I hate to tell you this; tax scams aren’t going away!
Rather, scammers are devising more and better criminal methods to steal your tax returns.
In 2015, the IRS blocked 1.2 million authorized identity theft returns with a combined worth of about $7.2 billion.
In 2016, the IRS intercepted and blocked 787, 000 authorized identity theft returns which totals over $4 billion.
Yet, tax scammers walked away with a combined $21 billion via identity theft returns in 2016, according to a report by USA Today.
You shouldn’t wait until a scammer who is 10 million miles away steals your tax return and leave you with nothing to show for paying your
These scammers are back again in 2019!
This year, scammers are better equipped than ever with more software and technology to steal from you and the IRS.
As you file your taxes in 2019, here are the tax frauds to watch out for:
Tax Scams To Watch Out For In 2019
1. W-2 email Phishing Fraud
According to the IRS, scammers now have a new method of phishing for emails to use for tax returns identity theft.
These scammers are now running a W-2 email phishing scam tactic that has misled several companies into sending over W-2 forms for all their personnel.
Here’s how it’s done.
The scammers pretend to be an executive in the company, or even a CEO, and then send an email asking human resources or payroll for important W-2 data.
Once the scammer has the required data, he or she uses the information to file a fake tax return or sell the data to other fraudsters online or offline.
If you own a business, regardless of its size and the number of your workforce, make sure you verify every email that contains information requesting for sensitive data that could be used for identity theft.
If you’re an employee, you should inform your employer not to send any sensitive data on your behalf without asking you for verification.
One wrong move, and all your tax returns could be gone!
2. IRS iTunes Fraud
Tax scammers are exploiting every means possible to scam Americans off their refunds.
Now an increasing trend is the IRS iTunes scam.
How is it done?
You’d get a call from someone claiming to be from the IRS, and some of the calls could be spoof of 911 calling you and threatening you with an arrest if you fail to comply with their demands.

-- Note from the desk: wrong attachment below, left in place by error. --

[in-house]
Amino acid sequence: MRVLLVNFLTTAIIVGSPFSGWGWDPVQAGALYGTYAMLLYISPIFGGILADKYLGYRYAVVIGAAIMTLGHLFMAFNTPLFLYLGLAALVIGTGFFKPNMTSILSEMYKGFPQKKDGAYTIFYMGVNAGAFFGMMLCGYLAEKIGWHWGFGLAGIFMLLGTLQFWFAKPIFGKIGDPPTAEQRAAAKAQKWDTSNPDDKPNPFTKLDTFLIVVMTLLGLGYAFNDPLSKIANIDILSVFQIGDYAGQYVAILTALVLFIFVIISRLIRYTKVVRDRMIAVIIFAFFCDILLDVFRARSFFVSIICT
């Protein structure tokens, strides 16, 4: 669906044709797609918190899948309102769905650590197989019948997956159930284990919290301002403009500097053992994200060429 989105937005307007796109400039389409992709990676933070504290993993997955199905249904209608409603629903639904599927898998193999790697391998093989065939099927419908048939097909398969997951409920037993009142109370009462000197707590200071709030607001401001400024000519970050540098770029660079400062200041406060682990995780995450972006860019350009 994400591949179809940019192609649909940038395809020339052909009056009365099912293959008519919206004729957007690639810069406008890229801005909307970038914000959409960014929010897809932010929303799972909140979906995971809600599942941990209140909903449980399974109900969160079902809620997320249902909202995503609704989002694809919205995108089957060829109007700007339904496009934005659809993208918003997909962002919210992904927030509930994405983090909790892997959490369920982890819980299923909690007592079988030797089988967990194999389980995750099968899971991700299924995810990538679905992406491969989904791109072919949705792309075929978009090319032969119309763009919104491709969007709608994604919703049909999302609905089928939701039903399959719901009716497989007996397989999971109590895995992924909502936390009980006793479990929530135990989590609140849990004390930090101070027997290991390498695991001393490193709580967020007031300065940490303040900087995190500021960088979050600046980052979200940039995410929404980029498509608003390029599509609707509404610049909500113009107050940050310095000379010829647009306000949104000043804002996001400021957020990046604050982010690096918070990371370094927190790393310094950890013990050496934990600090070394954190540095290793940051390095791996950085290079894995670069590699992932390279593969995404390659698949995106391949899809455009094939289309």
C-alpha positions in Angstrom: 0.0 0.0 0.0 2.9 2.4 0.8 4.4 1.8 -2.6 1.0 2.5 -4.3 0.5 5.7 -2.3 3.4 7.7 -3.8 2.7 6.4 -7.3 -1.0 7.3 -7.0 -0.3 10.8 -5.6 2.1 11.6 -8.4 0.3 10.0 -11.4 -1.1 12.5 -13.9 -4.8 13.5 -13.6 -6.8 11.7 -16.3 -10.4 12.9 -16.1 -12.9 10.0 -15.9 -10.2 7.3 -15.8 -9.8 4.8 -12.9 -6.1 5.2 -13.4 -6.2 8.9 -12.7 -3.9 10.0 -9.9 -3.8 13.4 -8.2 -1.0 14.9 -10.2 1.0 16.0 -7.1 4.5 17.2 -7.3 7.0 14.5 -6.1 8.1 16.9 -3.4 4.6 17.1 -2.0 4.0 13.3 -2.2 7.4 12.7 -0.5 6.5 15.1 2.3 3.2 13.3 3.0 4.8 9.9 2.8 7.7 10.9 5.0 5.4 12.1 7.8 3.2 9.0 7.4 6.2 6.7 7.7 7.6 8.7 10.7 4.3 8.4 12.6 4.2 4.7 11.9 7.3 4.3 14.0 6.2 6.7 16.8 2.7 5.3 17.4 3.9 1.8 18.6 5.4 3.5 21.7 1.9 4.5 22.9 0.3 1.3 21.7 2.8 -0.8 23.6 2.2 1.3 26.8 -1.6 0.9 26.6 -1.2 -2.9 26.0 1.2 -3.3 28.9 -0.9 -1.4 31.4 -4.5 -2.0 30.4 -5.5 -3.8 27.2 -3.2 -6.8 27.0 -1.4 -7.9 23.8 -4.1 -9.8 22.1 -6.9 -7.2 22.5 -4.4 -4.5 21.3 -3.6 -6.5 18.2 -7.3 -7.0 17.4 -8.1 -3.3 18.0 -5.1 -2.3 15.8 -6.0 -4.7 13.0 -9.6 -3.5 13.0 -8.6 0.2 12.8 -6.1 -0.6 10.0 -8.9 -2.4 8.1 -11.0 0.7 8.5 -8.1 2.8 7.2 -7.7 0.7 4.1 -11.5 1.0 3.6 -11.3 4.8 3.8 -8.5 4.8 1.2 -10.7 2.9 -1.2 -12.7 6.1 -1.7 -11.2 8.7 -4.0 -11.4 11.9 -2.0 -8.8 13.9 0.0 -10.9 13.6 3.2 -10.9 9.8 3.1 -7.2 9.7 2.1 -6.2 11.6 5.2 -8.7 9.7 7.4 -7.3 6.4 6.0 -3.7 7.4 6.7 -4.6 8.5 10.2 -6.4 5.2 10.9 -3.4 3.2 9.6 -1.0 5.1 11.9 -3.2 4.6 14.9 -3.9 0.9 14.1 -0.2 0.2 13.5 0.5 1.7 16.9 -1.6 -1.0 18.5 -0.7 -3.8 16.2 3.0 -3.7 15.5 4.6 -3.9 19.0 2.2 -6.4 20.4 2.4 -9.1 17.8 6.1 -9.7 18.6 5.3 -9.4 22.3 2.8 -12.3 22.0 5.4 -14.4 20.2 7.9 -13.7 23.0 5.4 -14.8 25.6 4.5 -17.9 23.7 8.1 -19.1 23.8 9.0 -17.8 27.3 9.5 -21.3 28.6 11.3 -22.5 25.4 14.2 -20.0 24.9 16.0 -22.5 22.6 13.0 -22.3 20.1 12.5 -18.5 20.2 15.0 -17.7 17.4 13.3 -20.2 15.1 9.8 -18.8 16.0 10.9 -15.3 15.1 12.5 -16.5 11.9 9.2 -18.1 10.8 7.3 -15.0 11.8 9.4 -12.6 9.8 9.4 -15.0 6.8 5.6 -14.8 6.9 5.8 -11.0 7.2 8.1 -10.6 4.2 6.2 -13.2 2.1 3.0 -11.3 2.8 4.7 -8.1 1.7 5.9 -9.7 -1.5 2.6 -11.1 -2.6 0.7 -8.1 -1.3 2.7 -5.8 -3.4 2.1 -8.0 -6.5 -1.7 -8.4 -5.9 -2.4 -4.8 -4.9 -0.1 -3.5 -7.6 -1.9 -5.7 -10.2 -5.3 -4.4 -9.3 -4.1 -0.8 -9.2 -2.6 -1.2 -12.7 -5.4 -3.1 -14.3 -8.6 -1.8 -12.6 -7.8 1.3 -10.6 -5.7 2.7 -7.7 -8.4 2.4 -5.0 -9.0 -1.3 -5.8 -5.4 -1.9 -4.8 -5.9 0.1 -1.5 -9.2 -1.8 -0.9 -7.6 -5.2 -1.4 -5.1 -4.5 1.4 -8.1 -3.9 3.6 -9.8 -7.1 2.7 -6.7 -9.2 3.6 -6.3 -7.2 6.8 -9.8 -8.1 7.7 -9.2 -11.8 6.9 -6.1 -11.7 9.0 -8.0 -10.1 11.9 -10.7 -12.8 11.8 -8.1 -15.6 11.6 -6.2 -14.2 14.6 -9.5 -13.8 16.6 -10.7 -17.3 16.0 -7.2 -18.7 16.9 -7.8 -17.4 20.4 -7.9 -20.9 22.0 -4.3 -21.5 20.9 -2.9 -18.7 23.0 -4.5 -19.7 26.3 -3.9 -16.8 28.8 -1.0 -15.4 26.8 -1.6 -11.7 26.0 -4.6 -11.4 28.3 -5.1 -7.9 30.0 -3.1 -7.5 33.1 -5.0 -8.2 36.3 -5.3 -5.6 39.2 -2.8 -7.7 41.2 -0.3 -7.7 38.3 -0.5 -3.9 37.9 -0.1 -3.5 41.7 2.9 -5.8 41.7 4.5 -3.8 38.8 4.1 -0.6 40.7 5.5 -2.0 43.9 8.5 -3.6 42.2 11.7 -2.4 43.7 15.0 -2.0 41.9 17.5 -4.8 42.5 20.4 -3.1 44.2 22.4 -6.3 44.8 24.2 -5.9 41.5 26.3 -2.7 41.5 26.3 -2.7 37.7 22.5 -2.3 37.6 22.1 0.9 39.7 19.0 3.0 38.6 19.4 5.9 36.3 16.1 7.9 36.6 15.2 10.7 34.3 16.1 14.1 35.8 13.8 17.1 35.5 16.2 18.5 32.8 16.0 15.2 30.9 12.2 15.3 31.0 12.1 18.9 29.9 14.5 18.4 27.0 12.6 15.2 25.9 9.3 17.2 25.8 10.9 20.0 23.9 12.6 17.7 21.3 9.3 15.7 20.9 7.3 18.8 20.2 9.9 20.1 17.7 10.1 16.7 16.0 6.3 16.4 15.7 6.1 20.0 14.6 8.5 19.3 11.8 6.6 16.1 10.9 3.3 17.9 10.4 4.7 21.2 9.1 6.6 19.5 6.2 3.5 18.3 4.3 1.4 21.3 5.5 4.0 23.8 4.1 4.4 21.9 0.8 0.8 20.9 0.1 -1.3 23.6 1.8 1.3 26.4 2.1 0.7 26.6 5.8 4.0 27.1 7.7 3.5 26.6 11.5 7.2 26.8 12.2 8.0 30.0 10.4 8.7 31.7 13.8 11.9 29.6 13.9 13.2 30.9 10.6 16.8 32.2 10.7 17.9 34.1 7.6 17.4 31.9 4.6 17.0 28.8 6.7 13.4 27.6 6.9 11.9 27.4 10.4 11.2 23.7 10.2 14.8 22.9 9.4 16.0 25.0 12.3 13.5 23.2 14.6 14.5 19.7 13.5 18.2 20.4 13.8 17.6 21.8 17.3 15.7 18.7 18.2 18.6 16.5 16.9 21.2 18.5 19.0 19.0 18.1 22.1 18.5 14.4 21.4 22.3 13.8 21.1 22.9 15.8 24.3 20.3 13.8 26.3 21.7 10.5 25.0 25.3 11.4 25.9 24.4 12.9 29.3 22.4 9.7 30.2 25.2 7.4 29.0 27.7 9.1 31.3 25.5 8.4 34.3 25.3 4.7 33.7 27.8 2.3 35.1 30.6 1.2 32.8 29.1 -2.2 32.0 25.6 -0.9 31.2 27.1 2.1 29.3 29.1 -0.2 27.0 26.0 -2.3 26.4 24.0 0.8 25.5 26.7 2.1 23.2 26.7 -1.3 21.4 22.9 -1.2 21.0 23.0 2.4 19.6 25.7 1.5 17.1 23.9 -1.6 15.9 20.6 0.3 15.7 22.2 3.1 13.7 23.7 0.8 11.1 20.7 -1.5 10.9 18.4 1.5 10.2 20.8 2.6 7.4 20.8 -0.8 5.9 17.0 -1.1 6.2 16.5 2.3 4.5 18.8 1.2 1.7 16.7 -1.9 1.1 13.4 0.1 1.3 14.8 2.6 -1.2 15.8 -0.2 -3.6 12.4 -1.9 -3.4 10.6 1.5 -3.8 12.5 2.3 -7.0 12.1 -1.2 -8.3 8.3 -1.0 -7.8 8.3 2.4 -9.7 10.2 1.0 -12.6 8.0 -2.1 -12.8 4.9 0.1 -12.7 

Once you fall for the trick, you’d be asked to put some amount of money on up to three separate iTunes cards using your debit card.
Then the scammers will ask you to read them the 16-digit code off the cards’ backs.
So they can easily and quickly access the money without any meaningful trace.
Once you read them the code, they’d disappear into thin air!
Warning: The IRS and the police will never ask you to send them any money via iTunes cards.
Anyone requesting for such in the name of the police or the IRS is a scam!
3. Arranged Fees Based On Arranged Returns
Take it or leave it…some tax preparers are fraudsters!
If your returns aren’t worth $7000 but your tax preparer claims he or she can get you a $7000 refund but will charge 10% of that as their fee, you should be aware that you’re dealing with a tax scammer.
Preparers’ fees depend on the amount of work it takes to prepare your return, not the hypothetical amount they can extort from the IRS.
While the IRS may actually send you a return of $7000 as your tax preparer promised, it wouldn’t take long for the IRS to find out that you have no large donations to charities, don’t have four extra kids, or other fraudulent claims, and the IRS wouldn’t hesitate to request for their refund back.